Longmont voters banned fracturing recently, and the Fort Collins City Council gave its preliminary OK to a similar ban earlier this week as anti-fracking fervor rages on along the Front Range. State law, however, pre-empts oil and gas drilling prohibitions, oil and gas attorneys say.
Voss v. Lundvall Brothers, a 1992 Colorado Supreme Court decision that struck down Greeley’s drilling ban, is the case most-often mentioned that makes today’s drilling bans unlikely to succeed.
In that decision, the justices upheld a lower court’s decision that the Oil and Gas Conservation Act prevented a home-rule city from passing land-use ordinances that ban oil and gas drilling within their boundaries.
The Voss decision, however, left some room for cities to regulate oil and gas drilling when the court wrote that the state constitution “neither commits the development and production of oil and gas resources to state regulation, nor relegates land-use control exclusively to local governments.”
“You can regulate oil and gas development so long as the regulations … don’t conflict with and frustrate the state’s regulatory program,´ said David Neslin, former director of the Colorado Oil and Gas Conservation Commission and partner in the law firm Davis Graham & Stubbs in Denver.
So, what about hydraulic fracturing, or fracking, the controversial technique that involves blasting a drilled hole with water, sand and chemicals?
The most authoritative decision on that question comes from Board of County Commissioners v. Bowen/Edwards Associates Inc. the same day that Voss was decided, Neslin said. The case involved a challenge by Bowen/Edwards Associates to La Plata County’s land-use regulations.
The Supreme Court held that La Plata could not “impose technical conditions on the drilling or pumping of wells under circumstances where no such conditions are imposed under the state statutory or regulatory scheme.”
“A prohibition on hydraulic fracturing is tantamount to a prohibition on drilling,” Neslin said. “Most attorneys who are familiar with Colorado case law on these issues believe that local governments do not have the authority to prohibit hydraulic fracturing, just as they do not have the authority to prohibit drilling.”
Another case, Webb v. Black Hawk, a unanimous state Supreme Court decision this year, further supports the argument that home-rule cities are limited in their authority, according to a recent article written by Neslin.
The case didn’t involve oil and gas interests. Rather, it stemmed from a ban by the gambling city of Black Hawk on bicycling on certain city streets.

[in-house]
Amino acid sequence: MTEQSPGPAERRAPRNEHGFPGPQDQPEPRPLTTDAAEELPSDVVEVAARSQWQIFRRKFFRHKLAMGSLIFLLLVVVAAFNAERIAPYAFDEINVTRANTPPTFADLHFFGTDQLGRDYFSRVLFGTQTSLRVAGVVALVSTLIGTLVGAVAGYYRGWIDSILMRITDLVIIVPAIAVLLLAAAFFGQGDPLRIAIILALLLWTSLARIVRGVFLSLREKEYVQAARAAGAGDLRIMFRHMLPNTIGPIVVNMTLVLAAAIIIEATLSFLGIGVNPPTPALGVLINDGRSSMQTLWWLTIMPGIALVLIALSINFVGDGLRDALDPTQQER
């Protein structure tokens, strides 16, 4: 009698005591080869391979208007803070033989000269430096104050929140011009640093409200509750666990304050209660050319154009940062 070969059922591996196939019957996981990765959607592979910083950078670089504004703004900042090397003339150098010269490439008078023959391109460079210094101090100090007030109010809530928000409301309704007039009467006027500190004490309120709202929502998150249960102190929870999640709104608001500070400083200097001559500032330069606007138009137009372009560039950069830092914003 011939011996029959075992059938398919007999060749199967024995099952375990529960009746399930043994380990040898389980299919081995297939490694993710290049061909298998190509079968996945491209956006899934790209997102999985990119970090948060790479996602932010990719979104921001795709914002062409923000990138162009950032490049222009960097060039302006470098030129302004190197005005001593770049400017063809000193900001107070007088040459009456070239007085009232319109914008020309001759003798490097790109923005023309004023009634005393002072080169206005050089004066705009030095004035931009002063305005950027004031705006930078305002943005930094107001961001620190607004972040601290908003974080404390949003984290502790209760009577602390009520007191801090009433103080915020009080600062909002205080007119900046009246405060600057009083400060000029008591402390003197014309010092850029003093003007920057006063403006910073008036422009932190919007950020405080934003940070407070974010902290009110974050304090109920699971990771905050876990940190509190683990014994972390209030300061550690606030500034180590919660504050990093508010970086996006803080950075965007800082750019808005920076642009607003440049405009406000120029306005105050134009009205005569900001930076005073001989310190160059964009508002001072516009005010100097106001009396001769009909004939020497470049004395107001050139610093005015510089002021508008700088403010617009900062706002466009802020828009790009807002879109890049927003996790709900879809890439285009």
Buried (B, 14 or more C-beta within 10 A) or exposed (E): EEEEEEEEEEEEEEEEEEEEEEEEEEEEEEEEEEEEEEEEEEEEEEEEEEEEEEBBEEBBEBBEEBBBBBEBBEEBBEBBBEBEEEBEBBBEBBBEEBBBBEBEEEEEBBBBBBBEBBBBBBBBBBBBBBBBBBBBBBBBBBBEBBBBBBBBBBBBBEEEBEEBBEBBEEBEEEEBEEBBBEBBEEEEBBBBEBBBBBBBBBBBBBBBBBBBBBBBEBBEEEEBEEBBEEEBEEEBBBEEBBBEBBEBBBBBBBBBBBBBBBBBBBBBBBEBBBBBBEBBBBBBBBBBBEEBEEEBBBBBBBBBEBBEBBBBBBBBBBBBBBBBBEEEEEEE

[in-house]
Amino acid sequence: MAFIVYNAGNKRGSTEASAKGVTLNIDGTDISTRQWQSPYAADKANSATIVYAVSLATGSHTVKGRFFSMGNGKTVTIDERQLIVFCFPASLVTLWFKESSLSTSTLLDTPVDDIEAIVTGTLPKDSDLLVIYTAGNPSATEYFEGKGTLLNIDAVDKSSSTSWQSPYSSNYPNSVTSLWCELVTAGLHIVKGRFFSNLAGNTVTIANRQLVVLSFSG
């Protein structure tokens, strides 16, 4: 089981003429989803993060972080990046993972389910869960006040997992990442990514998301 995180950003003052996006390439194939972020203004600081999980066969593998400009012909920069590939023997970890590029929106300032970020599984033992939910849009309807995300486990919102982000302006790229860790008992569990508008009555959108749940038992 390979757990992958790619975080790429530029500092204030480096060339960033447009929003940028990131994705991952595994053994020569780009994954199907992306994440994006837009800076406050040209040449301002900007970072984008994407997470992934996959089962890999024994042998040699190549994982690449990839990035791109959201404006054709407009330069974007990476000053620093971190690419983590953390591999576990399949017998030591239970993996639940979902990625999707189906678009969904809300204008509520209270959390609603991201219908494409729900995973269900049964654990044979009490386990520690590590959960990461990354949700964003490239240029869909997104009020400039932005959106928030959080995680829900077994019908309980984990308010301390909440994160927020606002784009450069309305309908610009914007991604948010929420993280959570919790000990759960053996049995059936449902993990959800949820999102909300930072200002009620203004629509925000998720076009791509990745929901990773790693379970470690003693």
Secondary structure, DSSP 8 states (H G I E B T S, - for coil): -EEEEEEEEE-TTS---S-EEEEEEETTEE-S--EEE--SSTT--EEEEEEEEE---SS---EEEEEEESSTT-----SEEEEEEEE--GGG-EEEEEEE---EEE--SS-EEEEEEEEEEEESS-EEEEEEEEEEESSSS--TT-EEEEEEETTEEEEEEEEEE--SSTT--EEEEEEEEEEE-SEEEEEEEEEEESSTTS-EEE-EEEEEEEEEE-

The court struck down the ban, noting that Colorado traffic code establishes a broad regulatory framework to ensure consistency and prevent conflicting legislation.
“The same statewide uniformity concerns exist under Colorado law with respect to oil and gas development,” Neslin wrote.
That’s why cities like Longmont, which is being sued by the Colorado Oil & Gas Association, will have a difficult time defending its outright ban, according to Jenna Keller, an attorney for Greeley-based Otis, Coan & Peters.
On the other hand, even if it loses the lawsuit, Longmont could help reshape state law.
A decision in COGA v. Longmont could offer direction for state legislators as they seek to address the city’s concerns, Keller said. And it could settle other lingering questions, as well.
“Any loss by the city of Longmont should pave the way for all local governments on the type of local restrictions and authority that local governments do have on oil and gas matters,” Keller said.
In other words, the court’s decision, whatever it might be, could offer cities a measure of latitude.
Cities also might take solace in the state oil and gas commission’s recent adoption of new rules establishing wider buffers between drilling operations and homes. Those rules go into effect this summer.
In Fort Collins, City Councilman Gerry Horak proposed an ordinance that prohibits new companies from fracking but allow those who already do so within city limits to continue doing so. The council voted in favor of the measure Tuesday night. A second vote is now needed before the ordinance goes into effect.
Horak believes his fracking ban would have a chance if challenged in court.
“Our Colorado Supreme Court has changed views; the U.S. Supreme Court changes views over time,” he said.
Perhaps, but judges are typically reluctant to overturn case law.